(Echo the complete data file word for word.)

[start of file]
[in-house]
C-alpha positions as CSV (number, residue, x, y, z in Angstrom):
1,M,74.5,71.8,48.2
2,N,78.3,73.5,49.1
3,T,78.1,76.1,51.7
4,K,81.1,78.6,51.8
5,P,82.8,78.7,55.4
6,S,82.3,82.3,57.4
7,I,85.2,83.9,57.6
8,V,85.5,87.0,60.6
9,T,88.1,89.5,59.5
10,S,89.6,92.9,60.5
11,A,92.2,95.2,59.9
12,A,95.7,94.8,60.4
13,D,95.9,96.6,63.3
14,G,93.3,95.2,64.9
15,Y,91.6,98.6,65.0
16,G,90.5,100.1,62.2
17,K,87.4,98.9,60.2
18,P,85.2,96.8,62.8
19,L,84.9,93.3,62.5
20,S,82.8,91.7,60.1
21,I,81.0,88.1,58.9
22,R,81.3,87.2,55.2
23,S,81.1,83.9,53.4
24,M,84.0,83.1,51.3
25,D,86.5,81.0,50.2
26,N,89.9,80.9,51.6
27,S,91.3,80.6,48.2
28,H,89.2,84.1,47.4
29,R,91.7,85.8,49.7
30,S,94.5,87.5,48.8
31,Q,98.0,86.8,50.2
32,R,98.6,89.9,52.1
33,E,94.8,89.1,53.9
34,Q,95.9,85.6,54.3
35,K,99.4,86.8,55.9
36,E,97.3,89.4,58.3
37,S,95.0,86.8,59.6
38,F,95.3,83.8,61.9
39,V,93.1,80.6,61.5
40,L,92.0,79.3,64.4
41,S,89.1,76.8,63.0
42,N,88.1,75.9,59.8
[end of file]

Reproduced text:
[in-house]
C-alpha positions as CSV (number, residue, x, y, z in Angstrom):
1,M,74.5,71.8,48.2
2,N,78.3,73.5,49.1
3,T,78.1,76.1,51.7
4,K,81.1,78.6,51.8
5,P,82.8,78.7,55.4
6,S,82.3,82.3,57.4
7,I,85.2,83.9,57.6
8,V,85.5,87.0,60.6
9,T,88.1,89.5,59.5
10,S,89.6,92.9,60.5
11,A,92.2,95.2,59.9
12,A,95.7,94.8,60.4
13,D,95.9,96.6,63.3
14,G,93.3,95.2,64.9
15,Y,91.6,98.6,65.0
16,G,90.5,100.1,62.2
17,K,87.4,98.9,60.2
18,P,85.2,96.8,62.8
19,L,84.9,93.3,62.5
20,S,82.8,91.7,60.1
21,I,81.0,88.1,58.9
22,R,81.3,87.2,55.2
23,S,81.1,83.9,53.4
24,M,84.0,83.1,51.3
25,D,86.5,81.0,50.2
26,N,89.9,80.9,51.6
27,S,91.3,80.6,48.2
28,H,89.2,84.1,47.4
29,R,91.7,85.8,49.7
30,S,94.5,87.5,48.8
31,Q,98.0,86.8,50.2
32,R,98.6,89.9,52.1
33,E,94.8,89.1,53.9
34,Q,95.9,85.6,54.3
35,K,99.4,86.8,55.9
36,E,97.3,89.4,58.3
37,S,95.0,86.8,59.6
38,F,95.3,83.8,61.9
39,V,93.1,80.6,61.5
40,L,92.0,79.3,64.4
41,S,89.1,76.8,63.0
42,N,88.1,75.9,59.8